We're Here to Help, South Pacific Film's celluloid treatment of Christchurch property developer Dave Henderson's 'struggle' with the Inland Revenue Department, was premiered this week.
In the process Henderson has had a truckload of uncritical and sympathetic media coverage - including TVNZ, TV3 ( a totally uncritical and gushing John Campbell interview), radio reports and various newspaper stories. In fact, Henderson has had for free the kind of coverage a PR company would normally have to pay for.
If you believe what the media have been dishing up, Dave Henderson is just a good old 'Kiwi battler' (the phrase appears on the film's advertising) who came up against a bureaucratic monster called the Inland Revenue Department and, against overwhelming odds, eventually won.
I don't want to go into the details here, but Henderson's depiction of himself as the innocent but determined individual fighting the 'Evil Empire' (i.e. the Inland Revenue) is fairly enterprising and imaginative. Certainly it isn't one the Minister of Finance Michael Cullen agrees with who, in Parliament, called We're Here To Help ' a work of fiction'.
It's often said that its always the victor who writes the history. In this case Henderson clearly believes himself to be the victor.
It's a pity that there's been no examination of Henderson's politics - because people need to be aware of what Henderson's real political agenda is.
Back in 70's and the early 80's, Henderson was a follower of a bizarre political cult called Zenith Applied Philosophy (ZAP).
ZAP is a Christchurch based organisation founded in 1974. It is a curious mix of Scientology, eastern mysticism and right wing libertarianism.
ZAP was behind another movement called the Tax Reduction Integrity Movement (TRIM) which was all about out cutting taxes and demolishing the welfare state. ZAP publicly stated that the mixed economy was 'against the interests of the individual'.
Generally, 'Zappers' were regarded as a lunatic fringe. Zappers did not help their cause when they did such things as banging on the roofs of Lada cars - because they were made in Stalinist Eastern Europe.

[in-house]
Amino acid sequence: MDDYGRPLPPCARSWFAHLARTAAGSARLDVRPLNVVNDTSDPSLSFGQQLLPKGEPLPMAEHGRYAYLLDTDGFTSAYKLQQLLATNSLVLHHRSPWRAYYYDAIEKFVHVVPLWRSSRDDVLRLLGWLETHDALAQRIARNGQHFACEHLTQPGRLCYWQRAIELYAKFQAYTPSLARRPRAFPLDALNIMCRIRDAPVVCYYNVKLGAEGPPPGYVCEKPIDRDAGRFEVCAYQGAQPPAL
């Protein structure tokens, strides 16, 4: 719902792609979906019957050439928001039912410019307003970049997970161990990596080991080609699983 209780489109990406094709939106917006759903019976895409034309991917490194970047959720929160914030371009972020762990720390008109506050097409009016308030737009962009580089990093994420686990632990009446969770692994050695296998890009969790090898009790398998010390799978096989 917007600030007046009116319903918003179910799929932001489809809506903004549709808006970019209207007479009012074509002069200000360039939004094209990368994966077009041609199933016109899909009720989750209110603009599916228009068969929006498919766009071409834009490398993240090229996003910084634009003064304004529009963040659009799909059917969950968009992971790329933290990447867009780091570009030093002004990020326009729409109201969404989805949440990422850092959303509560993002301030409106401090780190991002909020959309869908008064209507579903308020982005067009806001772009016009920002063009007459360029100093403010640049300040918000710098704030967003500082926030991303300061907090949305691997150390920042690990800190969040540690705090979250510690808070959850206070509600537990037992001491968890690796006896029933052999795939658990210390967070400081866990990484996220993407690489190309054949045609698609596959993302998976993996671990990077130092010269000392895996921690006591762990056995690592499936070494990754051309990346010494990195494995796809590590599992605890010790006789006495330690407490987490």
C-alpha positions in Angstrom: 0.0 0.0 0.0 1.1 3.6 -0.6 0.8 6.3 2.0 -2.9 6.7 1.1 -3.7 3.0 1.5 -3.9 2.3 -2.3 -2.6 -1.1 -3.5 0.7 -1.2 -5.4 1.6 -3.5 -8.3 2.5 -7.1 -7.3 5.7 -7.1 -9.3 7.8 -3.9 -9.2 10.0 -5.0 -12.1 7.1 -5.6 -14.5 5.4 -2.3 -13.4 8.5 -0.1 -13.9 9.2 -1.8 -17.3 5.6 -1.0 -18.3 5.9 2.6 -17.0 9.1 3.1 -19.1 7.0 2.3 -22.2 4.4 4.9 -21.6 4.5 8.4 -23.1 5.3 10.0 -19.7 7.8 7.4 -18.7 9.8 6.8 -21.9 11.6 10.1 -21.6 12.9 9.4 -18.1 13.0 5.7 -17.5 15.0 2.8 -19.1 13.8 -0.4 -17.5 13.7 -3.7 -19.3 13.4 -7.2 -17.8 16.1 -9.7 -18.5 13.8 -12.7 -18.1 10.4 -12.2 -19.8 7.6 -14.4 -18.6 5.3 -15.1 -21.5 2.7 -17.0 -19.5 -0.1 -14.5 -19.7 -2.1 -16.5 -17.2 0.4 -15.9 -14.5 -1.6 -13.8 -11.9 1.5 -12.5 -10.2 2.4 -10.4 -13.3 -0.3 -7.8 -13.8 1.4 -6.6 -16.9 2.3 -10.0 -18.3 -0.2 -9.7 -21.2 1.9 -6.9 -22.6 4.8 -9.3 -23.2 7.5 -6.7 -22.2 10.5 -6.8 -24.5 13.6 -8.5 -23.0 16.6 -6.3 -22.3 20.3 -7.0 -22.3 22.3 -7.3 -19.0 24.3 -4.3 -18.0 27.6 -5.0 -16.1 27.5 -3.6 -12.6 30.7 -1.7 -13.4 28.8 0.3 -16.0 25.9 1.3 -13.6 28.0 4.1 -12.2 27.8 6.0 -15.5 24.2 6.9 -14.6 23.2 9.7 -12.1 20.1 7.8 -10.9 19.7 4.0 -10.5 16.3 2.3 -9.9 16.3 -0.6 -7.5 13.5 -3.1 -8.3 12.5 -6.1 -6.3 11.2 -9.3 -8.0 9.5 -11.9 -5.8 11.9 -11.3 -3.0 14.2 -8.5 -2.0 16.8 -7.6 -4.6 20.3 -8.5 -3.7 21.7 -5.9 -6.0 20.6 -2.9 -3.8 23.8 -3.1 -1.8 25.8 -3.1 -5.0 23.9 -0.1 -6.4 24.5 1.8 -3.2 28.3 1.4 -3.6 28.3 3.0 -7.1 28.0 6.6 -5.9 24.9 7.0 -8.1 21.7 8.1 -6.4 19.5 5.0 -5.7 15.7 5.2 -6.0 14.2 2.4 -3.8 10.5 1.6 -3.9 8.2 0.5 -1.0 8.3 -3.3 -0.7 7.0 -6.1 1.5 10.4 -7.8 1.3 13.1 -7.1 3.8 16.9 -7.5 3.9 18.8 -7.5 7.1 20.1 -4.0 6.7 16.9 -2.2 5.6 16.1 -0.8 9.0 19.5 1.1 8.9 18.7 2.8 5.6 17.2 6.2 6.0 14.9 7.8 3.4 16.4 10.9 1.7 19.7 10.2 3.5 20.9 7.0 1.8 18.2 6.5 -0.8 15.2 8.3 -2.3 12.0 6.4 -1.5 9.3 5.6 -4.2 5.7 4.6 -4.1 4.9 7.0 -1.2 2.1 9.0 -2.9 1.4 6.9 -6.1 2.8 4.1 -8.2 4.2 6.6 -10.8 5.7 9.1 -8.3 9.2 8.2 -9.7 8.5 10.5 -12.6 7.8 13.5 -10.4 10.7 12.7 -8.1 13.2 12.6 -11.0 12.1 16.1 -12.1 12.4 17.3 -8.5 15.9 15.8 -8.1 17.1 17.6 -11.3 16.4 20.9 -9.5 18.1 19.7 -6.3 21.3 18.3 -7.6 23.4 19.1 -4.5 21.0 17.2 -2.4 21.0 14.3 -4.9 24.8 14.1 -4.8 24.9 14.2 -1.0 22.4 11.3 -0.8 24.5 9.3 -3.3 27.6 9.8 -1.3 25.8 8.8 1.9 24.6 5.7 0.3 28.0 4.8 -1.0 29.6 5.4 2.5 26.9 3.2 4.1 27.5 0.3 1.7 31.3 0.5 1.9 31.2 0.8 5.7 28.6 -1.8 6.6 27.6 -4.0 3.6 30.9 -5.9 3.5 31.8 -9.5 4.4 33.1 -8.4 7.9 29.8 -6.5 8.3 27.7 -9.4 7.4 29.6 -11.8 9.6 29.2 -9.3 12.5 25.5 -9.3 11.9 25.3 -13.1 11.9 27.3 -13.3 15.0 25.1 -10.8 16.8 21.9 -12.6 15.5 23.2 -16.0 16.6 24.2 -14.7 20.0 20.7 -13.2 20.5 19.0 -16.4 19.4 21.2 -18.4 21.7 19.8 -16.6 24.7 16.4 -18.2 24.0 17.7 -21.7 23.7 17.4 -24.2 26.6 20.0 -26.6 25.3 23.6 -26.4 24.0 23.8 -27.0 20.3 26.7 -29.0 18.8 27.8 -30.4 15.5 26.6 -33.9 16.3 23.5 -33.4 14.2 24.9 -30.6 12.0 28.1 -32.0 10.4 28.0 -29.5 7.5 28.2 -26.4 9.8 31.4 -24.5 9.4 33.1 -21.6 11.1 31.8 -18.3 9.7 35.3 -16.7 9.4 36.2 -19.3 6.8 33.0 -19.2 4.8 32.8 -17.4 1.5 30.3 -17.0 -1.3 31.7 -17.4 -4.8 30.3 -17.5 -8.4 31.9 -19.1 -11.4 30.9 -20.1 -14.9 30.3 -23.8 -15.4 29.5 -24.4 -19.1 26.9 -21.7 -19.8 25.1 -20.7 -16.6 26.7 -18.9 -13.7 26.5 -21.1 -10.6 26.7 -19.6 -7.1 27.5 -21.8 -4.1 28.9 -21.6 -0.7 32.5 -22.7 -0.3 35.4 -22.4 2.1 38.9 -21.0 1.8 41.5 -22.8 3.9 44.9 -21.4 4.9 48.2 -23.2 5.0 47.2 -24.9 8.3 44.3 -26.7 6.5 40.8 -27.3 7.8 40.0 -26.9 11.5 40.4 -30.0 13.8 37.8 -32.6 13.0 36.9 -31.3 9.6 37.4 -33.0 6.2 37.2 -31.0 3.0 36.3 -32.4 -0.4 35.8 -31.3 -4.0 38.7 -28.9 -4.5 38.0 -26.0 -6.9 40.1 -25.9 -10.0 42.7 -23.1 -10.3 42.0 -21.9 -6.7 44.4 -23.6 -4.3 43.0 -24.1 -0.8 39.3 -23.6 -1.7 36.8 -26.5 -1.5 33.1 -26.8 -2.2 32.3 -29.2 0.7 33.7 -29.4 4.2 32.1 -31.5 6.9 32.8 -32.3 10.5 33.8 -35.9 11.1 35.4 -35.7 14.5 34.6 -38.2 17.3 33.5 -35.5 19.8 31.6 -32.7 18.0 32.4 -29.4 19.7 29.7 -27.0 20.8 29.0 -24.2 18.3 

Henderson put his ZAP philosophy into practice via his fast food business The Sandwich Factory. In 1981 claims of $21,152 were brought against him by the Canterbury Hotel, Restaurant and Related Trades (now part of the Service & Food Workers Union and Food Workers Union) on behalf of six employees. The court ruled that the company had committed 15 breaches of the award. Hendeson, like other ZAP followers, believed that unionism was based on coercion and that it constituted a basic violation of individual freedom.
Another member of ZAP at this time was Trevor Loudon. He is now vice president of ACT.
He remains a member of ZAP. In February last year in response to a question from Green co-leader Russell Norman, he commented on his blog that:
'My involvement as a student of Christchurch based self improvement organisation, Zenith Applied Philosophy has always been public knowledge and has been published in an interview I did in 1986, with the old Star Sports. I have studied at ZAP from 1976 to 1982, 1986/7 and 1999 to current. I am enjoying my studies immensely at the moment and plan to continue indefinitely.'
Loudon is pathologically anti-socialist and left-wing in general. Indeed last year he wrote that socialists were either 'mentally ill' or had serious 'character deficiencoies'. He also once made the bizarre claim that 'communists' were suppliers of much of the world's illegal drugs.
Act's leader, Rodney Hyde, has been a prominent champion of Dave Henderson -indeed he appears in We're Here To Help (played by actor Michael Hurst).
It's not clear whether Henderson continues to have any association with the secretive ZAP sect but he remains firmly committed to the libertarian cause.
He even started a radio station, Radio Liberty, to promote the libertarian viewpoint. It eventually closed with debts of $3 million.
Although Henderson says he's for 'individual freedom' and 'individual choice' what he really supports, like others of his ilk, is basically allowing business to do what it likes, when it likes - the 'freedom' to pay low wages, the 'freedom' not to employ union members, the 'freedom' not to help those in need of assistance via the welfare state. Henderson just wants the 'freedom' to further screw the working class.
But Henderson's extreme right wing political views are not being scrutinised by our tame corporate media. They are too enamoured by his property developments and his new movie to actually examine his dangerous politics - and those of the people behind the scenes who are supporting him.
Henderson, once regarded as loony extremist in the 70's and 80's, is now being allowed to paint himself as the good old New Zealand battler - a man of the people, no less. But the truth is his fierce anti-working class politics remain largely the same.